The real value to be derived from the IRL/APEX Brasil partnership will ultimately be domiciled not in the racing, but rather in the derivative distribution contracts. And so I ask again: have we learned nothing?

We would wager that Brazilian products and services are of sufficient quality to be effectively marketed in the United States without having to endure the shackles of a Zombie Racing Series that refuses to fix its product.

So it seems that tomorrow shall be Groundhog Day in the IndyCar Series once again.

Will somebody at the Indy Racing League and the World's Greatest Race Course please stop this madness and give consumers what they want?


At Play in the Fields of the Bored

Welcome to a new week at the Indy Idea. It is clear that IndyCar racing has vanished from public consciousness. The coming weekend will effectively be the fourth in succession in which the product is not party to the sporting and economic culture of its home market. This is attributable primarily to Honda's Deep Capture of the IRL.

The Indy Idea: An IndyCar Detailing Shop

Those who routinely review the financial statements that publicly traded firms must file with the SEC are aware that the most important information is often located in the portions that almost nobody reads. Review of the footnotes brought down Enron. Evidence that allowed for prediction of the banking crisis was also to be found there.

We are pleased to have attracted some worthy contributors to the footnotes here at the Indy Idea. Citizens will find their musings in the comments that are linked below each original entry.

Osca has been an observer of the Indianapolis 500 and IndyCar racing since 1946. He has a degree in economics and therefore understands the macro and micro factors that have so changed the sport since he watched George Robson lead the postwar Junk Formula contingent to the checkers.

Oldwrench is a former participant in the sport. He was there to witness a time of great change and upheaval, the late 1970s and early 1980s, when many of the issues that now haunt IndyCar were in their nascent stages. His articulation of the way in which the IndyCar racing supply chain has evolved to become a perverted morass is invaluable. He has compelled me to reconsider and refine some of my own views.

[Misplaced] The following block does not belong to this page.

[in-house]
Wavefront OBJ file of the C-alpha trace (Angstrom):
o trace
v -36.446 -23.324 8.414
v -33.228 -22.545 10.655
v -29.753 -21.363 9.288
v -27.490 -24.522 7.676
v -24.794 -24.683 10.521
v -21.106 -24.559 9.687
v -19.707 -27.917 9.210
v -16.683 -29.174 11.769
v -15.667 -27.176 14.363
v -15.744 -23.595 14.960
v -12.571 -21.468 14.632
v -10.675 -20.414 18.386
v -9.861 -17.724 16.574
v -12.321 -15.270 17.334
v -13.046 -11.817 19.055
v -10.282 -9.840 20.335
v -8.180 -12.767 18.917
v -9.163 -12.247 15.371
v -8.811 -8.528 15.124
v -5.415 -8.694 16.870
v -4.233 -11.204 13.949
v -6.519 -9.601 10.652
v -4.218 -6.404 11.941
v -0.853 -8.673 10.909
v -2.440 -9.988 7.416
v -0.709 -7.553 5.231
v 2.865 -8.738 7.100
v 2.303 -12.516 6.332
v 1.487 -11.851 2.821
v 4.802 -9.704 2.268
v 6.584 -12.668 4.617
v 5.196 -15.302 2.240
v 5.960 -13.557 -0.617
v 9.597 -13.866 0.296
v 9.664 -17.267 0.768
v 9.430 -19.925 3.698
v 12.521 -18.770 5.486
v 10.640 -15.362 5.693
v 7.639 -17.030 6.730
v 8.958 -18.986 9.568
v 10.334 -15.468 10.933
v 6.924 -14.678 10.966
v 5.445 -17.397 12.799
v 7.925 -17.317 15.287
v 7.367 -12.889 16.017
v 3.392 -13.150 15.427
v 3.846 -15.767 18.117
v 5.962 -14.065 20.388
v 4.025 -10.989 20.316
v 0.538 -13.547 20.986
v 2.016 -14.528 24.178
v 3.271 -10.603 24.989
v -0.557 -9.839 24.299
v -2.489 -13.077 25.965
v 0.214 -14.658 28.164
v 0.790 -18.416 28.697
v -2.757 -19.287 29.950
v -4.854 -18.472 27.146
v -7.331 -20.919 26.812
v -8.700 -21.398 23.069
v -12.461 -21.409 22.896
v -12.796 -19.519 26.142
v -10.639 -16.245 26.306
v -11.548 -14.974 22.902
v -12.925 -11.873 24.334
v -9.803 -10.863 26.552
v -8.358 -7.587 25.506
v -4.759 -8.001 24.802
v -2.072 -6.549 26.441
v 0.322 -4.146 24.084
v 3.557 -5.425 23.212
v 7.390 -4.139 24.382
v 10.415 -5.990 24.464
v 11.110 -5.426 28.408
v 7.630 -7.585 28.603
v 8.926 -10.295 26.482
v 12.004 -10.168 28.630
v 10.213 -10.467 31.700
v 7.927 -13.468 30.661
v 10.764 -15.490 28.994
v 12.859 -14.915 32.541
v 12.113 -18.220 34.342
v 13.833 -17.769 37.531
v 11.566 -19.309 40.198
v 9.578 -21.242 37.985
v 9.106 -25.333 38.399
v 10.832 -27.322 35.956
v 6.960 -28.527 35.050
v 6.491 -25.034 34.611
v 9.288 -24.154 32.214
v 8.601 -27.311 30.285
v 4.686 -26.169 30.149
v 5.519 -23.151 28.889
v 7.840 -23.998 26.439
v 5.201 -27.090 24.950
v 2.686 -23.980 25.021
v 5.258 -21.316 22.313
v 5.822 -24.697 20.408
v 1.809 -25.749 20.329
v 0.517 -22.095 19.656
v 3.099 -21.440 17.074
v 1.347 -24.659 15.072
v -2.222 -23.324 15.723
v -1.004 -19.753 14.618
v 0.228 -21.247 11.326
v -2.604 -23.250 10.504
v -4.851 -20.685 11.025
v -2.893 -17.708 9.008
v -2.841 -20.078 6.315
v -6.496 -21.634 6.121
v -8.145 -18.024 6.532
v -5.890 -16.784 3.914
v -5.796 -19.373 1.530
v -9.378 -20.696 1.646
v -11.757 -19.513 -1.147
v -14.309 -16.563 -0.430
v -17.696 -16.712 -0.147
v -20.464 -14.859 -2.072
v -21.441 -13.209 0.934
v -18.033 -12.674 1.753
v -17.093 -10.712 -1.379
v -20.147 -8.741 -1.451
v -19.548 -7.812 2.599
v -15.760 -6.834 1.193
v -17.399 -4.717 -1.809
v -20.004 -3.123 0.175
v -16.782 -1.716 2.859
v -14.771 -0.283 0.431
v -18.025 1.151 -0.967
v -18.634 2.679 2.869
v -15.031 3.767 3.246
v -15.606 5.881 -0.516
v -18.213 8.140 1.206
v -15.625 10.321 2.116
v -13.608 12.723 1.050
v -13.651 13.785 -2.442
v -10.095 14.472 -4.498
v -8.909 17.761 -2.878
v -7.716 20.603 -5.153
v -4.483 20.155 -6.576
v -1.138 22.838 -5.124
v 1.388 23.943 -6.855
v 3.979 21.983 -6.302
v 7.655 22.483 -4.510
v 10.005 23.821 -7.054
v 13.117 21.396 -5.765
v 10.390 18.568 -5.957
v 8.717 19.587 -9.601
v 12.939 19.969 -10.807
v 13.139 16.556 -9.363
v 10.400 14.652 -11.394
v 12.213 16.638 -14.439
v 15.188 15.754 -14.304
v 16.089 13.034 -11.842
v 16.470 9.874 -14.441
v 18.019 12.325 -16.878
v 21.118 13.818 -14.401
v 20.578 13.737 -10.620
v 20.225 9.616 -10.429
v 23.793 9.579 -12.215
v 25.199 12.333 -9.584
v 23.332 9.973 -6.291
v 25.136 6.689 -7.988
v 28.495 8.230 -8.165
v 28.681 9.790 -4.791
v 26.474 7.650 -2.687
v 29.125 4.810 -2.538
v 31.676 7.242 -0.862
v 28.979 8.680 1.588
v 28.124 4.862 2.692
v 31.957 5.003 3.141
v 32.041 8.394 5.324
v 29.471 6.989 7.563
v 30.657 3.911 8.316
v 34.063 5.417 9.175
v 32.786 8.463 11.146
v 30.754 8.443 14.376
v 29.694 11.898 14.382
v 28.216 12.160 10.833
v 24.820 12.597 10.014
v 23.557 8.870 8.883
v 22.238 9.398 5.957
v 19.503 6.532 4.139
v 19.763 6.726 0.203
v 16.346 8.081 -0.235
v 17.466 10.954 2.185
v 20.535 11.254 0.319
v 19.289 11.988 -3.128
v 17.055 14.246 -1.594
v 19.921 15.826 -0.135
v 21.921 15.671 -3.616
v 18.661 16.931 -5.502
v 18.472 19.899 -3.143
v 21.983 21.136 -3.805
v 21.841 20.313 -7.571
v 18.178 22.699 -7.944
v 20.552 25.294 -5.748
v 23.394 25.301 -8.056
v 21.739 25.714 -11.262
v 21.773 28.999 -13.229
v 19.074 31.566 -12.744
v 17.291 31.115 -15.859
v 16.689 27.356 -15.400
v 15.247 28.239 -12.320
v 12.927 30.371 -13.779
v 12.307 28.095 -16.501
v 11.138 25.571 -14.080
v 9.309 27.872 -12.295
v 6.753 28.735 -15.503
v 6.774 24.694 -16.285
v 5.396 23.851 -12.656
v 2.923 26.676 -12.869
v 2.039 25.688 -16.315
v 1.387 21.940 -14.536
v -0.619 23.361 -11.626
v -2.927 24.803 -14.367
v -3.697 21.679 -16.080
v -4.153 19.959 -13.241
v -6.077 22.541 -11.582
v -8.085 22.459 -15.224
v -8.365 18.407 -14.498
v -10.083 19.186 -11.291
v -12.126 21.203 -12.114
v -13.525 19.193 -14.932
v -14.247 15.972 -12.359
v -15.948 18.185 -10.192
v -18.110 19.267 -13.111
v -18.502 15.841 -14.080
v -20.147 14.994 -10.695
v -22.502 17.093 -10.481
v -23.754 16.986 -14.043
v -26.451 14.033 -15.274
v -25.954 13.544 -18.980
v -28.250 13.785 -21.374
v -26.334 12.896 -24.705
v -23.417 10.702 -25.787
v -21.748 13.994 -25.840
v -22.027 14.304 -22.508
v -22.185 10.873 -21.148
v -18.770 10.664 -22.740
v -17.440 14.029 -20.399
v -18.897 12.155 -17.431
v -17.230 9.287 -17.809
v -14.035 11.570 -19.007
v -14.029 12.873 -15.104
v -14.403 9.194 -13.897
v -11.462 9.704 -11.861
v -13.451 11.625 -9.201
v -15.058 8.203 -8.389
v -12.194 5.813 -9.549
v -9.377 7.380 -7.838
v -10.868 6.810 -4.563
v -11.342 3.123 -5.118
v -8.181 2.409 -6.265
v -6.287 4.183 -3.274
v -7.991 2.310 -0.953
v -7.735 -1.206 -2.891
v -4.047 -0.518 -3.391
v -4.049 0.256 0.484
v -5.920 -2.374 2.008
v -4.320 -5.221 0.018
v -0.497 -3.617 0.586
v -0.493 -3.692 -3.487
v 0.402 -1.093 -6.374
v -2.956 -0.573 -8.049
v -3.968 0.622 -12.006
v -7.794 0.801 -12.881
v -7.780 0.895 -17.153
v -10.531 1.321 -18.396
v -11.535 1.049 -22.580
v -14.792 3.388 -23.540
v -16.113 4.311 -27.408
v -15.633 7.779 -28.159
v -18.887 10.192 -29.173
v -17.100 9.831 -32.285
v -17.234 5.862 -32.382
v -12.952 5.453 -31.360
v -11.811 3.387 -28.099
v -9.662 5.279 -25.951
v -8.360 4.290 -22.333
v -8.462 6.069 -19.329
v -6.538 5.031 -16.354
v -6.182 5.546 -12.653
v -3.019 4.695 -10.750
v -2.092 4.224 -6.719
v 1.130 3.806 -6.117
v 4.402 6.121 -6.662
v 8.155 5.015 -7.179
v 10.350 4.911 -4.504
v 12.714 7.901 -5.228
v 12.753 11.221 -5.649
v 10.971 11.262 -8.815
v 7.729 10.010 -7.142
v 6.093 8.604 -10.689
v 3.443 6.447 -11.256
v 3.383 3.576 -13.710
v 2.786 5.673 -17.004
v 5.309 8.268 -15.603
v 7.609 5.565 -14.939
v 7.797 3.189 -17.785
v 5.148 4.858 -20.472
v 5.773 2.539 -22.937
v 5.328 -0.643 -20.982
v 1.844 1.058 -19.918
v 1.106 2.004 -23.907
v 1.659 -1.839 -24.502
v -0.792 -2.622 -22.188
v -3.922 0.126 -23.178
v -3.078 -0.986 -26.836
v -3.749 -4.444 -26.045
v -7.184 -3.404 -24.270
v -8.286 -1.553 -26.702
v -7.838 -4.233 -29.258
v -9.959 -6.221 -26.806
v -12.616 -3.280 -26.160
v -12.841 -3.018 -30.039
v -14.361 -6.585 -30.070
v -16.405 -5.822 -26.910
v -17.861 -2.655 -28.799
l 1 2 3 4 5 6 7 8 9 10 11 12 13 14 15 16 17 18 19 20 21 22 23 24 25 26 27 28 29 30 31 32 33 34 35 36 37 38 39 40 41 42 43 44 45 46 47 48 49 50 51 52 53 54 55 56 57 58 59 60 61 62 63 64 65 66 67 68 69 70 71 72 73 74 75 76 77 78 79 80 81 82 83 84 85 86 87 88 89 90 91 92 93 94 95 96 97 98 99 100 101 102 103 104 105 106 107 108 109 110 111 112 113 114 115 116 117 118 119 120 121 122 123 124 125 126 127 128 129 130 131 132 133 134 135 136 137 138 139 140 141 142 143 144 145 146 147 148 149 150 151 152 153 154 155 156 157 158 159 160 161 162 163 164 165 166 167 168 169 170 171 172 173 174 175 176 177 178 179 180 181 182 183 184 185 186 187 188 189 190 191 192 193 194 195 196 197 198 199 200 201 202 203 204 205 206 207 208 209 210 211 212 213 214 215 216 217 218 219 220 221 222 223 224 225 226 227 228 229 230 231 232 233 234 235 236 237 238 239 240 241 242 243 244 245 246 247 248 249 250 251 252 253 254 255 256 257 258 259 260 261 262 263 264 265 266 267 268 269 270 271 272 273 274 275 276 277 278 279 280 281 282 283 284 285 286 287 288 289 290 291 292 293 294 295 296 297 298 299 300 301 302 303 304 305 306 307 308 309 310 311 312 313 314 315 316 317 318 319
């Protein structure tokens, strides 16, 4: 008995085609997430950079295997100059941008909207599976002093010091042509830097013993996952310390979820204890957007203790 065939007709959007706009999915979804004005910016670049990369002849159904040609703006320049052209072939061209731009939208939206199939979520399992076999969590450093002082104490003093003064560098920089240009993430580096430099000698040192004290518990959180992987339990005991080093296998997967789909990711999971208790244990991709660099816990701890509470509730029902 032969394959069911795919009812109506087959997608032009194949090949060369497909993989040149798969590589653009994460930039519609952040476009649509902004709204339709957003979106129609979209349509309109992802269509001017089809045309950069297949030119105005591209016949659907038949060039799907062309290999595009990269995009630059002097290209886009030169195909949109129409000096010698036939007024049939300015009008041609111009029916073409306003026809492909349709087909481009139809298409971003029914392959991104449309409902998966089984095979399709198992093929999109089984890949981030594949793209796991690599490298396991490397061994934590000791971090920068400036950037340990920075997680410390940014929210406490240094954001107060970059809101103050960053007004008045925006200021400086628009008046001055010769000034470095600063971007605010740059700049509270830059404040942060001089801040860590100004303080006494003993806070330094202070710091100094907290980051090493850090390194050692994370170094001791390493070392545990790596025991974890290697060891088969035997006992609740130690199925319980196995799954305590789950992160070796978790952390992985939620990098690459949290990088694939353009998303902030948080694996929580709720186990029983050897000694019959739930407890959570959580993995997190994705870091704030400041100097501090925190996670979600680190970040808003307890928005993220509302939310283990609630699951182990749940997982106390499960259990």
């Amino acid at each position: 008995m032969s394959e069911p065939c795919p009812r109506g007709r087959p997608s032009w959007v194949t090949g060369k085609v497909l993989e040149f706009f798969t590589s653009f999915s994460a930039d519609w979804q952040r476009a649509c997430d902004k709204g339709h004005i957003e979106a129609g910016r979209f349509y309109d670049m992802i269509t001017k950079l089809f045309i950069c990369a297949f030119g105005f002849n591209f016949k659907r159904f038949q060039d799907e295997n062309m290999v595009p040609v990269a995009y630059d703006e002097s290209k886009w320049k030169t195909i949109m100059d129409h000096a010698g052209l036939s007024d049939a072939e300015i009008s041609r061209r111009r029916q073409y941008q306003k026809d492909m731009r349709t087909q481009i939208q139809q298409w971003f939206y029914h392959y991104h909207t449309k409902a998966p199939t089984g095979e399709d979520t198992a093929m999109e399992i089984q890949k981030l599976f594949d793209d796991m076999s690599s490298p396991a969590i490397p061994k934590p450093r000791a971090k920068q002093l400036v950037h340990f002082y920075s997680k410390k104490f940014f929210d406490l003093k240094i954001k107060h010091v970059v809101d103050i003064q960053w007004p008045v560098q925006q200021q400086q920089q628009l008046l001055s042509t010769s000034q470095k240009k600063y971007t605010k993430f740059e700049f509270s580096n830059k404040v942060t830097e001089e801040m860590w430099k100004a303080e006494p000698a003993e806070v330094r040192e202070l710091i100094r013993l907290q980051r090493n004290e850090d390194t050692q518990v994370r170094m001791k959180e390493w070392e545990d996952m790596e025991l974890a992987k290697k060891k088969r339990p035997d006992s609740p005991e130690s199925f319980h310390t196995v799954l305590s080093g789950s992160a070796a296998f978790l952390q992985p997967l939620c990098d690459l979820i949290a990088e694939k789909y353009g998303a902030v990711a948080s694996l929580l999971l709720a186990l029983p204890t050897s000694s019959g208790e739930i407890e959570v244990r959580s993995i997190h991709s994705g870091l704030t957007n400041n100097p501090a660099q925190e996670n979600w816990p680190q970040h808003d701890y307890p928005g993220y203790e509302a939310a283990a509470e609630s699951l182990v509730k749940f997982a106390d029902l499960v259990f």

Citizen John has provided hard data and analysis that we have incorporated in some recent articles. He and I agree that the IRL lacks a competitive market advantage. We do not always agree with regard to how the league might actually achieve competitive advantage. This is healthy and constructive. He makes me think better. Perhaps he will have the same effect on you.

Damon has contributed hard data that have allowed for quantitative analysis that is more accurate and relevant than it would otherwise have been.

Trick Dickle is a NASCAR enthusiast who seems to yearn for an IndyCar Series that he would actually want to watch. He might be converted to customer status if the IRL were to get serious about managing its product to attract an audience. Mr. Dickle is much more representative of the mainstream motorsports market in the United States than any IndyCar fan can fairly claim to be.

Others have contributed anonymously. The Indy Idea is a low-risk proposition. Competitors, managers and other participants in the series are welcome to join the discussion fully incognito. We don't want to hurt you. We want to help you lift yourselves out of the quicksand.

The anonymous option will remain until we begin to receive scary ramblings that focus on either irrelevant aerodynamic technicalities or the precious bodily fluids of the American people. At that point we reserve the right to reconsider.

Please reserve cliches, incremental solutions, and justifications for the albatross that is the present IndyCar Series for other forums. Don't expect to bring the same old tired, weak stuff here and have it accepted as wisdom. You will come away disappointed, aggrieved and angry.

The Indy Idea makes every attempt to respond to each comment with relevance and courtesy. At times, we succeed, but it becomes more difficult as additional readers contribute. This is a good problem to have.